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The Carletonian

The Carletonian

Ceramic artist Beth Lo steps into the studio at Carleton

<, a ceramic artist and professor of art, came to Carleton on Monday, Oct 5, to share her work with the Carleton community.

Lo was born in Indiana and went to college at the University of Michigan where she received her Bachelor of General Studies degree. After finding an appreciation for art, Lo went to the University of Montana, where she received her Master of Fine Arts degree. Lo is now at her alma mater as a Professor of Art.

Kelly Connole, a Carleton studio art professor and ceramic artist, is also from Montana. Her success in the art world, Connole says, has a lot to do with her first ceramics professor, Beth Lo.

Monday was the first time in twenty years that Connole has seen Lo throw on a wheel, and the experience was an emotional one. She said it reminded her of the first time she saw Lo throw and how quickly she fell in love with the craft.

It was clear last Monday in Connole’s Introduction to Ceramics class how influential Lo could be. In the two and a half hours that Lo spent with the class, she demonstrated throwing porcelain vessels, trimming, carving, and decorating with slip. As she worked, she talked about her experience with clay and her connection with the craft. She said more than once that she does not consider herself an expert potter.

She even apologized at one point saying, “I hope I’m not boring you.”

One of the things Connole respects most about Lo, she said, is how humble she is. She says that it is a trait common in ceramic artists and one she greatly respects.

Mark Olsen, a junior history major in the class, found the experience rewarding. He expressed a sense of amazement when he discussed watching Lo work and felt encouraged when he saw such an experienced artist work in the same manner that he has been taught.

During her talk, Olsen was especially intrigued by some origami inspired pieces that she had included in her presentation.

The piece entitled “Rabbit, Crane, Rabbit” consists of three separate ceramic forms that perfectly resemble the origami animals. The curves and folds of the clay look effortless, natural and as light as paper.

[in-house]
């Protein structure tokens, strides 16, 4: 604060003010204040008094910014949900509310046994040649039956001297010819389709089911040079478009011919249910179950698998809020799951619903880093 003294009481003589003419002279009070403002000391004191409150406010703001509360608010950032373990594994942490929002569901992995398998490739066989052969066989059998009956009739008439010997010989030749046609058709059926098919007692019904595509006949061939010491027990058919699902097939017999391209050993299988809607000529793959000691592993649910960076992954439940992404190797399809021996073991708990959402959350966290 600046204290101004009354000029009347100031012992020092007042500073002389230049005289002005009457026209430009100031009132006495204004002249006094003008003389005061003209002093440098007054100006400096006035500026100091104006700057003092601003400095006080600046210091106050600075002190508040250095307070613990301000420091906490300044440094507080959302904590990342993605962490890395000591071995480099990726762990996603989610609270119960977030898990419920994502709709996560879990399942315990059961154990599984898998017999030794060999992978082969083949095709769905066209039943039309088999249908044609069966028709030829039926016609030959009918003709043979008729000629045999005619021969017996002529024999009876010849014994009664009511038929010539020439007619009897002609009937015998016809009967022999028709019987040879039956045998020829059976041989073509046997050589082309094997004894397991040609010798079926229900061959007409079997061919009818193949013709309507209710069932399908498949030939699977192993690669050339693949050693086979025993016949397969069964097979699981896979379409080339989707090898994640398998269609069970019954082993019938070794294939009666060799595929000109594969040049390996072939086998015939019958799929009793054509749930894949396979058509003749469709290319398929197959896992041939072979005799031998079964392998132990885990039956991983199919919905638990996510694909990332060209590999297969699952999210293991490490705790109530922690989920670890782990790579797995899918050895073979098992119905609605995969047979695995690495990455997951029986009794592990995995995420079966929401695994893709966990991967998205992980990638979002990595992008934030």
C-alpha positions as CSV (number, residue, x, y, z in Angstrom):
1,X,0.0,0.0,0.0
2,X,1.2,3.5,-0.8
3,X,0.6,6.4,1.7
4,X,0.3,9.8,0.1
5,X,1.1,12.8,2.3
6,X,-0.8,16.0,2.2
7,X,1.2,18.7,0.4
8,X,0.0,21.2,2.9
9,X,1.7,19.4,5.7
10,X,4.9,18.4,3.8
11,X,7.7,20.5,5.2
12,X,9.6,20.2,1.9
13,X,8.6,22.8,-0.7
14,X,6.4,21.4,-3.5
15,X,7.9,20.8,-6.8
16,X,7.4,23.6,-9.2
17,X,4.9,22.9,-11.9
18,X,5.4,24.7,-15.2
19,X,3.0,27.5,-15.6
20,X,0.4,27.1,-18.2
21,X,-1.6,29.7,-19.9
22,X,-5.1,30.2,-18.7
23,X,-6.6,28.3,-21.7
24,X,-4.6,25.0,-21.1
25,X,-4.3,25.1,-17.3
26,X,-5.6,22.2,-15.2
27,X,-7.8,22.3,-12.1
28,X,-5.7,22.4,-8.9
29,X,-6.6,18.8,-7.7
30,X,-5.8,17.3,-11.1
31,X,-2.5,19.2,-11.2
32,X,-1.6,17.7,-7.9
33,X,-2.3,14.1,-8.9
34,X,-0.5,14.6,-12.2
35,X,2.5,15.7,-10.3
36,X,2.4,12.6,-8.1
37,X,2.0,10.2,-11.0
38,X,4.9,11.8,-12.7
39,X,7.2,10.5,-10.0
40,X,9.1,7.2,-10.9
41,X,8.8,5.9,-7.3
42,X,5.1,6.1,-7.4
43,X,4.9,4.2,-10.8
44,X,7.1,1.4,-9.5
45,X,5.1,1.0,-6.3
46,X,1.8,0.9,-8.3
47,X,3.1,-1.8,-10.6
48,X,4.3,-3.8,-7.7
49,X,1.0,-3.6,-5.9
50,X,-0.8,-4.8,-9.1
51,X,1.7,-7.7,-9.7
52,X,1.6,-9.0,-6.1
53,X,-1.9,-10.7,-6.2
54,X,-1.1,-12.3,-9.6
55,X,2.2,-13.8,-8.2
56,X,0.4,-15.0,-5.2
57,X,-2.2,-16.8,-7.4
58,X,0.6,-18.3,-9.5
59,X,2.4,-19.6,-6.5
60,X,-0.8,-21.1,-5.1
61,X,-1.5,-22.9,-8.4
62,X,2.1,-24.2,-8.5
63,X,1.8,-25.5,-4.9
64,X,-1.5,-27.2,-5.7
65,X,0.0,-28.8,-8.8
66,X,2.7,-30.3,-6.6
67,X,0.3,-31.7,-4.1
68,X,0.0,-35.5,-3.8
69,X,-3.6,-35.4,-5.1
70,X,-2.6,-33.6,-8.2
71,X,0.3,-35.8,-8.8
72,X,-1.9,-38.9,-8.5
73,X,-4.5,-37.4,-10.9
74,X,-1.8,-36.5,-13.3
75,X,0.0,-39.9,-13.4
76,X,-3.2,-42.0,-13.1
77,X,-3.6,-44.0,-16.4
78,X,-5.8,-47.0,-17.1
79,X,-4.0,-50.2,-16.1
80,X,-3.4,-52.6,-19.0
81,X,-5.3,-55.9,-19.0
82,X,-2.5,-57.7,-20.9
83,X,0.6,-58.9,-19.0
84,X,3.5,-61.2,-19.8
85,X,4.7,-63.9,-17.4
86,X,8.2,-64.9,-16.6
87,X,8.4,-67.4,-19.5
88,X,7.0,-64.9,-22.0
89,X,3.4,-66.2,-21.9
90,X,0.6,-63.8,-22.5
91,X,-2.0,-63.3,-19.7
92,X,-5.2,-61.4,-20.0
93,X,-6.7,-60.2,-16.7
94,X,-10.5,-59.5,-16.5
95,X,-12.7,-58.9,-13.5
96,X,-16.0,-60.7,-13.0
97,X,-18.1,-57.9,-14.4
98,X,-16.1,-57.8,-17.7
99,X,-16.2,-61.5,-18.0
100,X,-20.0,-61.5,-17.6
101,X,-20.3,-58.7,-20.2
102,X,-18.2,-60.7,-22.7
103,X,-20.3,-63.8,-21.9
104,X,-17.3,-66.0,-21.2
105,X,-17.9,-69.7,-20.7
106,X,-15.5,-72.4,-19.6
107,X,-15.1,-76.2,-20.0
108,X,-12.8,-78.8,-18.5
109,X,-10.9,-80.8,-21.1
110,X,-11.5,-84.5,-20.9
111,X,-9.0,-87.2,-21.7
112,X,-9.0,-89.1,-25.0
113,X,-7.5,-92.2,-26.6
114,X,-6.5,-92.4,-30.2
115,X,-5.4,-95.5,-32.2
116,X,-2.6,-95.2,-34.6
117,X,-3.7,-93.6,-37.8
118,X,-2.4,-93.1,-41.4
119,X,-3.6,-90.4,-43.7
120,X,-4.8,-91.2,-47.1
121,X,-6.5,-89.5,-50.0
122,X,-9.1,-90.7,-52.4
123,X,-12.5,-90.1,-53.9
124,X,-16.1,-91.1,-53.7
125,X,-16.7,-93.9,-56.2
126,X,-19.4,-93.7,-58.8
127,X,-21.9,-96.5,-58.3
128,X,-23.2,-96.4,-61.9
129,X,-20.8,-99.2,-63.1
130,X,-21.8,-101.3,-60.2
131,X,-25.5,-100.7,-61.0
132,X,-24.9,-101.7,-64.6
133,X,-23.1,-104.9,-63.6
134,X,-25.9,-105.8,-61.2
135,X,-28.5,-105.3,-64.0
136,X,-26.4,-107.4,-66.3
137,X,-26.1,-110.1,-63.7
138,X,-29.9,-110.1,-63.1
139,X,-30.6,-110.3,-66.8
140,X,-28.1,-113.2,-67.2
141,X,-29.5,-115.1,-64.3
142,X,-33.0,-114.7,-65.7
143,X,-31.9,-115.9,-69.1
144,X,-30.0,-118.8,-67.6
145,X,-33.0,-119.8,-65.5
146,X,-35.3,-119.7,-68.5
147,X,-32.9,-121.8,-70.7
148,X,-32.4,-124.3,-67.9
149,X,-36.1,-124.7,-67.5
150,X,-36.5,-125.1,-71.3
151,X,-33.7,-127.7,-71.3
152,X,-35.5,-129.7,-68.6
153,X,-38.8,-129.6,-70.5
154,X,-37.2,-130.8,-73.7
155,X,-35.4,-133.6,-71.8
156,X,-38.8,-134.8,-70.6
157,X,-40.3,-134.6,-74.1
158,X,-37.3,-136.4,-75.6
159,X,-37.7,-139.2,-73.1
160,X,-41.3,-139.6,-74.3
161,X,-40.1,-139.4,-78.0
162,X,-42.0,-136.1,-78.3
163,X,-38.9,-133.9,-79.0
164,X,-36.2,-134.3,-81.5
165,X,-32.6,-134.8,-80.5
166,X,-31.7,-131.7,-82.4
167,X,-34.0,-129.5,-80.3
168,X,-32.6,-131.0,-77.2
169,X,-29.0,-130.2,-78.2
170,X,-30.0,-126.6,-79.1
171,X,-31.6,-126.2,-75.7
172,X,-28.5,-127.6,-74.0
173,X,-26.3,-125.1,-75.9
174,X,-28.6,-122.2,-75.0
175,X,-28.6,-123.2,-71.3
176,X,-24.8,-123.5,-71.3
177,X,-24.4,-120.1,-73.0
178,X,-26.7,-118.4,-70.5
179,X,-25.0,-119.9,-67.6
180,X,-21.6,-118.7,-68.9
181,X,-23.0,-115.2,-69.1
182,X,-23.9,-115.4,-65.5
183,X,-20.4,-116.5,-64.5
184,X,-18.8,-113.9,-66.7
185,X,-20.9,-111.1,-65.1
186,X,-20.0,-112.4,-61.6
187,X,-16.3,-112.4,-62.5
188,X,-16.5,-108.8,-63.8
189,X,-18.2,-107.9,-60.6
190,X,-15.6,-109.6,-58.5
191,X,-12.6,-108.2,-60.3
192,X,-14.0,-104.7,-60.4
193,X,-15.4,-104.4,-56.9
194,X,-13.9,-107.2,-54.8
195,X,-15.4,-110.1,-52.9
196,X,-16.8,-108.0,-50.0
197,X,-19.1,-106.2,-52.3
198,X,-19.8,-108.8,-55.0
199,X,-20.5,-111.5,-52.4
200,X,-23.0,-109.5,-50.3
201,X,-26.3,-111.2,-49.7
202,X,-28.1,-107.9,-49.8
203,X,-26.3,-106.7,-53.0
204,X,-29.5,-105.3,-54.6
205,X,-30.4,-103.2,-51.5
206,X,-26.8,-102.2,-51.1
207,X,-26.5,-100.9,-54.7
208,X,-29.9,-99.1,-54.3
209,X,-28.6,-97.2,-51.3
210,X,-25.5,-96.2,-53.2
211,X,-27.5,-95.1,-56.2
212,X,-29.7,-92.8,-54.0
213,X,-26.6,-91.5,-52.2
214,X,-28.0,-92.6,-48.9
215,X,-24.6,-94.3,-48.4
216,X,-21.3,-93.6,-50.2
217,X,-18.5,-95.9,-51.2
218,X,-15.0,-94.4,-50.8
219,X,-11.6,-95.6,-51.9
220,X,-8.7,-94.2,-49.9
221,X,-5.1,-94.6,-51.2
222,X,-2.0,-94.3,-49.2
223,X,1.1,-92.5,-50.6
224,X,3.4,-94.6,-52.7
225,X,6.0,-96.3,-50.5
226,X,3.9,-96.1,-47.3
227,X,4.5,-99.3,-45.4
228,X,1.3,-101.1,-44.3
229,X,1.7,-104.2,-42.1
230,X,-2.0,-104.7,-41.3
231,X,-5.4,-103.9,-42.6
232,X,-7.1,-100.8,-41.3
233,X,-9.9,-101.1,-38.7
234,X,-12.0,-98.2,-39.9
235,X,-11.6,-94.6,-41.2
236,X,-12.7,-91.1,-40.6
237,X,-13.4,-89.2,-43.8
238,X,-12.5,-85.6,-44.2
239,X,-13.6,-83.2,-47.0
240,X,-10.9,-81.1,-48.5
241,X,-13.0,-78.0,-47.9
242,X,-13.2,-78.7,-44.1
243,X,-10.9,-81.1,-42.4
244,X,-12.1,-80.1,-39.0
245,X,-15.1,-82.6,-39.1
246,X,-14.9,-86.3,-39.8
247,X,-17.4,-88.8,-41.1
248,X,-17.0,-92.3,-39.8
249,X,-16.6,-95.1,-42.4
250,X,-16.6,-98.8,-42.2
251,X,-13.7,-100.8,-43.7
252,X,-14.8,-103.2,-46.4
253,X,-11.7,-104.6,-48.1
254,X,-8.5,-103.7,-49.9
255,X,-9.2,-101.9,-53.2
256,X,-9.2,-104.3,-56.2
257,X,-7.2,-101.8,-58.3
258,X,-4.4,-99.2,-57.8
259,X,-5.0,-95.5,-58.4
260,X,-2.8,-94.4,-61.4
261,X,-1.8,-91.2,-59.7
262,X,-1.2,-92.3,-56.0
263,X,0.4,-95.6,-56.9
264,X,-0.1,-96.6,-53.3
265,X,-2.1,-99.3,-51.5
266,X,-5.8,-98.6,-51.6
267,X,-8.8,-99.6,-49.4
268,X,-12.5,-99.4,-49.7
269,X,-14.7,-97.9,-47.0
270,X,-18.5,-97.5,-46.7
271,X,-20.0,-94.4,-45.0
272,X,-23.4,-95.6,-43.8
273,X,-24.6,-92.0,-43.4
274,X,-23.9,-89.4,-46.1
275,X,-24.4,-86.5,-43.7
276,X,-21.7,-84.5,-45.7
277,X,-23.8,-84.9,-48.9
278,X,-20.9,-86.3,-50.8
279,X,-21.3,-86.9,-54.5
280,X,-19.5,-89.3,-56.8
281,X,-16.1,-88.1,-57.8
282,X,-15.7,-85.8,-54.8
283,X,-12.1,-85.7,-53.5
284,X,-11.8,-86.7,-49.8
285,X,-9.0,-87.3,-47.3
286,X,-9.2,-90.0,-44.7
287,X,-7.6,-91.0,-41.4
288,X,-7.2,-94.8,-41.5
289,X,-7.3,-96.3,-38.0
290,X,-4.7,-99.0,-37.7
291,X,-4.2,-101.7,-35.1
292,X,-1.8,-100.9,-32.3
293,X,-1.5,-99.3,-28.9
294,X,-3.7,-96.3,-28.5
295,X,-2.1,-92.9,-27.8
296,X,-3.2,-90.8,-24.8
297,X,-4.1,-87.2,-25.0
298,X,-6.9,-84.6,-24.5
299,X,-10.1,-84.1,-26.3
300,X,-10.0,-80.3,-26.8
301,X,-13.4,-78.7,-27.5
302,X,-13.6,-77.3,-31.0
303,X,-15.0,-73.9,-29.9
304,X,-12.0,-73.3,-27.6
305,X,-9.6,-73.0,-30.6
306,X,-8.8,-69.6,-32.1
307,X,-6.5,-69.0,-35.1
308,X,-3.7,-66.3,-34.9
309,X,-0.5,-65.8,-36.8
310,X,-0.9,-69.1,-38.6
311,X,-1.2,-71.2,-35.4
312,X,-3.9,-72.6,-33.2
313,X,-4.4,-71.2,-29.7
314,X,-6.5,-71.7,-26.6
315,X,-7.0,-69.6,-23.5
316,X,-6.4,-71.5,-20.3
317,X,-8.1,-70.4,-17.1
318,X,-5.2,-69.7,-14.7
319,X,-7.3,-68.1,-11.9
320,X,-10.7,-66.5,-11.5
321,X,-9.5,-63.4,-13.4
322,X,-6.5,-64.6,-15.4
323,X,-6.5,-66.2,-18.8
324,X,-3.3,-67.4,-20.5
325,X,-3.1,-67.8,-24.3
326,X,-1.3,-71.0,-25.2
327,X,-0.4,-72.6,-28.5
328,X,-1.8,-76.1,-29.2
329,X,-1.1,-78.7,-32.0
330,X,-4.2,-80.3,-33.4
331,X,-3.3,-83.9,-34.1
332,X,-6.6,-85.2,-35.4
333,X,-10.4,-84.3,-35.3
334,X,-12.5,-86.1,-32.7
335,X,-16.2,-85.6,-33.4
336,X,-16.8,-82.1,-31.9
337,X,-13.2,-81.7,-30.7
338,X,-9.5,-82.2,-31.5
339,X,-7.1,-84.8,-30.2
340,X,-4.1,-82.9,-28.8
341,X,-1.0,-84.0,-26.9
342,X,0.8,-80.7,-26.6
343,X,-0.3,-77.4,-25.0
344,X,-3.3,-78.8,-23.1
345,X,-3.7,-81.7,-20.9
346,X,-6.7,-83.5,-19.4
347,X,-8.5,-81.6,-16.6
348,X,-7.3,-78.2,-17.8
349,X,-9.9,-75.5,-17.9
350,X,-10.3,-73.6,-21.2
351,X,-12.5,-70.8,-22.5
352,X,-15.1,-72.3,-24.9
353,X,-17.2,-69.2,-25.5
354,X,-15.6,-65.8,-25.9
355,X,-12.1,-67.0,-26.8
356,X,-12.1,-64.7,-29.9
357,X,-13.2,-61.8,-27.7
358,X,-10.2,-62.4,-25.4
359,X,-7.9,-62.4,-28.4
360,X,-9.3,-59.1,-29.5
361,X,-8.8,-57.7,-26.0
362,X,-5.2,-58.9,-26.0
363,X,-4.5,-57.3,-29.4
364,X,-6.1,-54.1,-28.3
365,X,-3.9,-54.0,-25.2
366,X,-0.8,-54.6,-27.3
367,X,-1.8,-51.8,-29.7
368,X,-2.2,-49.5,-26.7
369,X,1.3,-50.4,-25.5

At the peak of her career, Lo has found a calling in her work. She has a strong focus on her Chinese-American background and her family. Her Chinese heritage has had a huge impact on her artwork, which is evident in her use of calligraphy and her references to origami, mahjong and traditional Chinese pottery and figurines.

After her son was born in 1987, he also become a subject in her pieces and inspired her to look into the world of parenting. Her current work is part of a series, which she has entitled “The Good Children.”

The series is vast and consists of vessels on which she draws and carves images of children being stereotypically ‘good children.’ In these pieces the forms are three-dimensional but the images are two-dimensional.

In her more sculptural pieces, the children themselves take on a 3-D form and become the objects on which she carves and draws. These relationships between dimensions are constantly being challenged and make her pieces especially engaging.

The images are simple and true and have a sense of humor that caused Lo herself to laugh about them as she showed slides at her talk on Monday night. Her work is straightforward and accessible while also conceptually strong.

At this time a small collection of Beth Lo’s pieces are being exhibited with Kelly Connole’s work in the Carleton College Gallery.

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